What to know about what you don’t know you know. #1: Intuition is very efficient—if you don't overthink it.
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Musings of a clinical psychologist on topics related to addiction and mental health
Jonathan N. Stea Ph.D., R. Psych
Fake science news is not a benign topic, particularly when it comes to the treatment of medical conditions.
Pseudoscientific therapies can directly produce harm, indirectly deprive resources from supported treatments, and can further erode scientific foundations and trust.
It is in the service of healthcare promotion to correct pseudoscientific misinformation by appealing to both our rational and intuitive tendencies.
If you practice what is described in this post, your life might improve.
Rather than a single substance, it is best to conceptualize cannabis as a chemical soup with over 500 ingredients that can be served in countless different ways.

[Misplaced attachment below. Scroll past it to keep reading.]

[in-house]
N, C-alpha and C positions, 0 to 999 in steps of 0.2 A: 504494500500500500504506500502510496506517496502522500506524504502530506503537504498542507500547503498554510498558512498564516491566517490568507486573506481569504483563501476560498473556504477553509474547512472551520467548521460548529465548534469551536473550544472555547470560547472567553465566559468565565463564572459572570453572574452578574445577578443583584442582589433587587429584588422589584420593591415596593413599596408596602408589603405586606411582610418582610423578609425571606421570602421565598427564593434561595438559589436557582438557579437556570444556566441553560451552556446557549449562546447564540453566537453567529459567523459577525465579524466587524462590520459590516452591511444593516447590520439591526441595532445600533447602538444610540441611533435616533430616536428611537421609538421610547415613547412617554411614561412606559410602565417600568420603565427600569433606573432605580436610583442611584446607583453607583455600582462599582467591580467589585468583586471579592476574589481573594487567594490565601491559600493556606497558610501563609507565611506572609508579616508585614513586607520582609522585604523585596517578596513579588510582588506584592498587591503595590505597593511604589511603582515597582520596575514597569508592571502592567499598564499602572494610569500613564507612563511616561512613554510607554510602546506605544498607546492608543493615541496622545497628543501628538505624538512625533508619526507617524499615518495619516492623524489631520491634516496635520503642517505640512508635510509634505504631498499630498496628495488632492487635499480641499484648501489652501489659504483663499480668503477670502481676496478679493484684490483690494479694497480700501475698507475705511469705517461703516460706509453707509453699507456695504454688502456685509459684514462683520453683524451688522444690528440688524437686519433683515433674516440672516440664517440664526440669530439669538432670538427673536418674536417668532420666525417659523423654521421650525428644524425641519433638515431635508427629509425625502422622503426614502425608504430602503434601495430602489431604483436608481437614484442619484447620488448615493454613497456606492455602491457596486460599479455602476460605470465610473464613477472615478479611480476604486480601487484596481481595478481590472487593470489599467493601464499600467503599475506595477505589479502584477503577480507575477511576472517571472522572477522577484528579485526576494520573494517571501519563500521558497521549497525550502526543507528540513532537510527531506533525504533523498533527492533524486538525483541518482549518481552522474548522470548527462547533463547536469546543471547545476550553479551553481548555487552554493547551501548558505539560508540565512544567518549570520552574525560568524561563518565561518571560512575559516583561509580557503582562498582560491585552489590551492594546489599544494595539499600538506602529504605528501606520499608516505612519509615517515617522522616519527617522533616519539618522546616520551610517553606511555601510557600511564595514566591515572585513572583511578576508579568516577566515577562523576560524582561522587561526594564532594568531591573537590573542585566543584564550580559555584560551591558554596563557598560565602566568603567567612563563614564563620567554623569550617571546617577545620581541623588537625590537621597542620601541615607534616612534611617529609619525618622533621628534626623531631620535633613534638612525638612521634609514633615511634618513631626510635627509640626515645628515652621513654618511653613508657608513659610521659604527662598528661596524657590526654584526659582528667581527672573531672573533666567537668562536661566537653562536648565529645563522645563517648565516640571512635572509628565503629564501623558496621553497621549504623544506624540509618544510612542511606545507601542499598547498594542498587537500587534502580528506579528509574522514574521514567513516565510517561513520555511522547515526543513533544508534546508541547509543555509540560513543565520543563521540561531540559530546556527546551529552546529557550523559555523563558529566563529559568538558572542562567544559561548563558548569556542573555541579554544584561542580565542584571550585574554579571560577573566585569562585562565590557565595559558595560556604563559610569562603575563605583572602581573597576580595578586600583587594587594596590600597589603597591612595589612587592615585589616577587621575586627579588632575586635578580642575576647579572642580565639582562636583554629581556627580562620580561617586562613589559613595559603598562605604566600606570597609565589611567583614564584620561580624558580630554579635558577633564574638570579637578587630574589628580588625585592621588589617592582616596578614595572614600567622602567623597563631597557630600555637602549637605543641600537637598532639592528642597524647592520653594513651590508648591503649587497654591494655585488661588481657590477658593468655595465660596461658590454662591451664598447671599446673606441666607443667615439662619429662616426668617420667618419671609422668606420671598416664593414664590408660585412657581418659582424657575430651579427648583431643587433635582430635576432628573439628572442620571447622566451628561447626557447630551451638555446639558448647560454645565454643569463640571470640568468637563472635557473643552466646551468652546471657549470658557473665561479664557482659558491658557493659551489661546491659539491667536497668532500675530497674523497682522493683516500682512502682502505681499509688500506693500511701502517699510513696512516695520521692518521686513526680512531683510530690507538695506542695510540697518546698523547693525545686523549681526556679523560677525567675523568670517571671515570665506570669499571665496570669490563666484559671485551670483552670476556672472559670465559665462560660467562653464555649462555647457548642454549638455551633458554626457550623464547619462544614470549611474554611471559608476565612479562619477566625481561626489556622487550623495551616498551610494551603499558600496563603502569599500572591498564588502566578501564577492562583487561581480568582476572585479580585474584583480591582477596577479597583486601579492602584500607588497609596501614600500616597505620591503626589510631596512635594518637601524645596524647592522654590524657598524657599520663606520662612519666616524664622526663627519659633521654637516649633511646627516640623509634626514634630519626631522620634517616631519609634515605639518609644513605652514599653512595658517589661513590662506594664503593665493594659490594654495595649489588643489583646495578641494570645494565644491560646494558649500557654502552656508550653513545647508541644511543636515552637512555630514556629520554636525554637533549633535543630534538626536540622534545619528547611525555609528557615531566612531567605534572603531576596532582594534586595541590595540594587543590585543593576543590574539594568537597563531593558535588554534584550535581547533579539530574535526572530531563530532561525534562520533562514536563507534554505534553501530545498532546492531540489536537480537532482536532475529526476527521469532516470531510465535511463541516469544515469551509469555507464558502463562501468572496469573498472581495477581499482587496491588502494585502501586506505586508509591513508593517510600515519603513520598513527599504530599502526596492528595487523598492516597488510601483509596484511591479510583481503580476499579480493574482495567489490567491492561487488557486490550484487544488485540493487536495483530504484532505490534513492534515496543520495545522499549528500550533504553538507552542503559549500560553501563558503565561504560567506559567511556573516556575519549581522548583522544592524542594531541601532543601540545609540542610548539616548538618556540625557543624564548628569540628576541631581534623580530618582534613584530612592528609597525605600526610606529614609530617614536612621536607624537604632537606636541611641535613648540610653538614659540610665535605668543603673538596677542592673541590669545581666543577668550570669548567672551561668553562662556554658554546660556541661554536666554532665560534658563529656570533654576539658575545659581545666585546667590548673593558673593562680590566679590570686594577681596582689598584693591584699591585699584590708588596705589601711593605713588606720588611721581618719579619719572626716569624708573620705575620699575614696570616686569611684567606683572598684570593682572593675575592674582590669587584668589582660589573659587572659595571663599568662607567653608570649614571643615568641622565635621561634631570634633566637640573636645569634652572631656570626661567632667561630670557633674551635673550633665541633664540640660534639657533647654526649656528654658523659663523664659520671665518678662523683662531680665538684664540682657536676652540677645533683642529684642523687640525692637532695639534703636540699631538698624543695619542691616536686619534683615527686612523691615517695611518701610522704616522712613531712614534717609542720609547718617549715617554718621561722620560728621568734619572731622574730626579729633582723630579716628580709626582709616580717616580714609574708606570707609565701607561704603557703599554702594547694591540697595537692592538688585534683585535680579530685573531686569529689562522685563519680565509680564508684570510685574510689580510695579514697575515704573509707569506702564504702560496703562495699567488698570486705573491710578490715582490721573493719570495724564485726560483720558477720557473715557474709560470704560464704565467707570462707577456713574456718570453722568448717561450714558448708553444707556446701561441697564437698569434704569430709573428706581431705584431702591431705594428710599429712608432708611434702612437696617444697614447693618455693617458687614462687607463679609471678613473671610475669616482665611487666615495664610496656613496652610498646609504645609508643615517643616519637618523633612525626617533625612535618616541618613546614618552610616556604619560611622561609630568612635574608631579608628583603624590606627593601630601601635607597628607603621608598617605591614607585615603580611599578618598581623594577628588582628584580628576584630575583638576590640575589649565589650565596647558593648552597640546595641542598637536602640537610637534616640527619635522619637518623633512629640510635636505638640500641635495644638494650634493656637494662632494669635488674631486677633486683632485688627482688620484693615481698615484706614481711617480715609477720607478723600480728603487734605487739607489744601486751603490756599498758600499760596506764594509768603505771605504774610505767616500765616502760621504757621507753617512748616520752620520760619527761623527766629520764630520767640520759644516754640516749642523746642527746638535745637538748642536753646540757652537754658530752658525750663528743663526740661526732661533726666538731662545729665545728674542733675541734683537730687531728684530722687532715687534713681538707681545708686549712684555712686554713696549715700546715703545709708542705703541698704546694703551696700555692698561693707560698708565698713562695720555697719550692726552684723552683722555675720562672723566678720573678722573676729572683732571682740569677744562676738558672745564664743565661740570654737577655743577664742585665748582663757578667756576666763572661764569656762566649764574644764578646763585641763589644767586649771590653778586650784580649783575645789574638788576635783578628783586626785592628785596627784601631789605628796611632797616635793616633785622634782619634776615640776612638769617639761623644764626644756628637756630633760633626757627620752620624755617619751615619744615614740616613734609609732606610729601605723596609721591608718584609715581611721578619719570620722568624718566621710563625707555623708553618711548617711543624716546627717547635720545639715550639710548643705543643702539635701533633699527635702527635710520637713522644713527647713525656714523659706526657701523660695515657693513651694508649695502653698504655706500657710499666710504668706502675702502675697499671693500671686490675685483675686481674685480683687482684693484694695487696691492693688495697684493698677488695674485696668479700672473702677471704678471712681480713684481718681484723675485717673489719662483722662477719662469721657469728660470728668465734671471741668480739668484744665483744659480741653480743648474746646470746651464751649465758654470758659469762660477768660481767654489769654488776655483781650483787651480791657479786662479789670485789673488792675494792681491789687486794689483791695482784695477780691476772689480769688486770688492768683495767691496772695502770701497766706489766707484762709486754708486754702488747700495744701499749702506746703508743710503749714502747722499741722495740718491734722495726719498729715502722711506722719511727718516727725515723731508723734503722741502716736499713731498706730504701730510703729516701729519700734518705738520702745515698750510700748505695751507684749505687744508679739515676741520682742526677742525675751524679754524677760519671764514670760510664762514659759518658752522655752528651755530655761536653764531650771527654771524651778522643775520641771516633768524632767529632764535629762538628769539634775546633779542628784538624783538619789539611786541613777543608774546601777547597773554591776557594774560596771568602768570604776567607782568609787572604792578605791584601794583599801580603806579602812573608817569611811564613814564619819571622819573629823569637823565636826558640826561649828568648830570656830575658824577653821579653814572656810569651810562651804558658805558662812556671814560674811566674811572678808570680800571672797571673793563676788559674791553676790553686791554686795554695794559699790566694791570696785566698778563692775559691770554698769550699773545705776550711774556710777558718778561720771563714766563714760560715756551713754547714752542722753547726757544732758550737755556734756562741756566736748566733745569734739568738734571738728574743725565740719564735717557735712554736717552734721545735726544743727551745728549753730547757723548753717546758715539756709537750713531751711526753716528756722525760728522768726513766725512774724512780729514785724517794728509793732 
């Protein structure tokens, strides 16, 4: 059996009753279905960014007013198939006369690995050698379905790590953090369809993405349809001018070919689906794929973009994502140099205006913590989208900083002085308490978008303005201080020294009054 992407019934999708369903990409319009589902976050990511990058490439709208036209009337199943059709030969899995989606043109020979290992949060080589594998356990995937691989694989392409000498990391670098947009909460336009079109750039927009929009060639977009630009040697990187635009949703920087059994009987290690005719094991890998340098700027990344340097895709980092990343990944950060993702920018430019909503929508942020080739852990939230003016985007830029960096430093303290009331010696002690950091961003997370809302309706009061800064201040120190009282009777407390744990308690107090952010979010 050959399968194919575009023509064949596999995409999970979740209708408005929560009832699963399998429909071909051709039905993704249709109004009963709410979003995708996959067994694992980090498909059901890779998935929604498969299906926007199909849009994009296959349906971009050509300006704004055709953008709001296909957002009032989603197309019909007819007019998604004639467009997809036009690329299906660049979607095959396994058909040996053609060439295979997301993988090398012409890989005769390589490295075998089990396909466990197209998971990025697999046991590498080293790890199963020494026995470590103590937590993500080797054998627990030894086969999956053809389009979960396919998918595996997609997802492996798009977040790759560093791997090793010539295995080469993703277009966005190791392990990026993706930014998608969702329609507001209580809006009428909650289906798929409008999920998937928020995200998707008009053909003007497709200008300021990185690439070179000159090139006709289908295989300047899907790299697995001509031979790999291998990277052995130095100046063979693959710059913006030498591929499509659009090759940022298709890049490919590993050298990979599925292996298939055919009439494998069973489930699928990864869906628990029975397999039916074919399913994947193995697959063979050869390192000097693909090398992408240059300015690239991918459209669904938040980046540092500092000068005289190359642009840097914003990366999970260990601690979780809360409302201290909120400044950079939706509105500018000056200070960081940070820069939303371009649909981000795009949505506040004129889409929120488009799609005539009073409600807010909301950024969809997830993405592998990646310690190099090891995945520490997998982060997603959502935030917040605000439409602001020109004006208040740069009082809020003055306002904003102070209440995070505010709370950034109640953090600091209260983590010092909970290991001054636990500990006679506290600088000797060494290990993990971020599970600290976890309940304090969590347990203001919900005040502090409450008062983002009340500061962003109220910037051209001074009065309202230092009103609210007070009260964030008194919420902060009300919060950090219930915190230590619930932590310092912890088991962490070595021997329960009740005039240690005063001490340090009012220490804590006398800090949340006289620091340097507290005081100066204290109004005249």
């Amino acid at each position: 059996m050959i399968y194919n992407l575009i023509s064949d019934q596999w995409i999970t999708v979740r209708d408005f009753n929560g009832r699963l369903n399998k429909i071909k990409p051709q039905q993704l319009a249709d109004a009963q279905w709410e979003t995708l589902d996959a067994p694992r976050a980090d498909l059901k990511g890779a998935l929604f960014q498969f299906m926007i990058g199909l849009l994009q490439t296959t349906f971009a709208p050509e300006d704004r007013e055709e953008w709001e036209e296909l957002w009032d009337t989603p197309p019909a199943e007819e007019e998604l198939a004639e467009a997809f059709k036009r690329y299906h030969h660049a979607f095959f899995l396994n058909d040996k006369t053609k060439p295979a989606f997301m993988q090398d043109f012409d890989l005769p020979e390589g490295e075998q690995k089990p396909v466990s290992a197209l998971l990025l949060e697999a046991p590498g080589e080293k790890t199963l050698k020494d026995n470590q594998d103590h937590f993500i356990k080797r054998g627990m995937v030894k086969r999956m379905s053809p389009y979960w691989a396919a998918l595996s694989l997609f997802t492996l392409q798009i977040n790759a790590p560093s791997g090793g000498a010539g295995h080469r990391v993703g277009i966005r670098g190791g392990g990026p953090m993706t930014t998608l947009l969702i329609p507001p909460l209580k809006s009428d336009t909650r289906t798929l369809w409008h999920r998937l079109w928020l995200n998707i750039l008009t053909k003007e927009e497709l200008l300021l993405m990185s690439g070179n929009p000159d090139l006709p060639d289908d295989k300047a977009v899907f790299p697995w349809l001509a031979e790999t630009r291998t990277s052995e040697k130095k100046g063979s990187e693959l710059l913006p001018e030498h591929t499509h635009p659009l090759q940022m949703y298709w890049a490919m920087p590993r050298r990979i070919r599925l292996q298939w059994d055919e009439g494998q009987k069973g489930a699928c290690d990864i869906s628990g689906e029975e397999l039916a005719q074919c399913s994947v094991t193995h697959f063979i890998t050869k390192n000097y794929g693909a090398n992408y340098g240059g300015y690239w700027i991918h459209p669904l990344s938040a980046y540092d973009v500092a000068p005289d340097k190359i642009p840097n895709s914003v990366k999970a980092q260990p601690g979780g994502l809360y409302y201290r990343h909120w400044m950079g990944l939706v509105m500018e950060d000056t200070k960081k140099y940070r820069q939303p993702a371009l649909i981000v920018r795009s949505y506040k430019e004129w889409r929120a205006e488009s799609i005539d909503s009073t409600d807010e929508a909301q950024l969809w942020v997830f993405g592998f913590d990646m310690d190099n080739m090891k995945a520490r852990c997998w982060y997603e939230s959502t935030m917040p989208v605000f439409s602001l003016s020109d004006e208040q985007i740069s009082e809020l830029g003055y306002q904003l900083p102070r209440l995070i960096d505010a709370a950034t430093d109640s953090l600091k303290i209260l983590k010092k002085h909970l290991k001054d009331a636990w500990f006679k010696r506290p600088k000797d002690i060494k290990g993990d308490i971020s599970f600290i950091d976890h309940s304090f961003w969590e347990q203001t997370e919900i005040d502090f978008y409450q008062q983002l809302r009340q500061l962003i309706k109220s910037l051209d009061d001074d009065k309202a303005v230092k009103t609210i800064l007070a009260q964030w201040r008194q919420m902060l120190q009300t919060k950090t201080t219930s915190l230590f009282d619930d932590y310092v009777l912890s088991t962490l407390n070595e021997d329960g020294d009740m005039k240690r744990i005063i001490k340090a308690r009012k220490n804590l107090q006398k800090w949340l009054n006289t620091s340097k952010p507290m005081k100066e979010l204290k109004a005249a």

Imagine if a clinical psychologist greeted people with shame and hastily judged them from a perspective of self-righteousness as morally inferior.
Richard Feynman has been quoted as stating: If you think you understand quantum mechanics, then you don’t. It is perhaps not a quantum leap to make the same claim about cannabis.
Casting stones at Jordan Peterson for seeking benzodiazepine treatment is stigmatizing self-righteousness.
Forcing overdose patients into treatment centers is neither evidence-based nor sensible.
Jonathan N. Stea, Ph.D., R. Psych, is a registered and practicing clinical psychologist in Calgary, Alberta, Canada, and Adjunct Assistant Professor at the University of Calgary.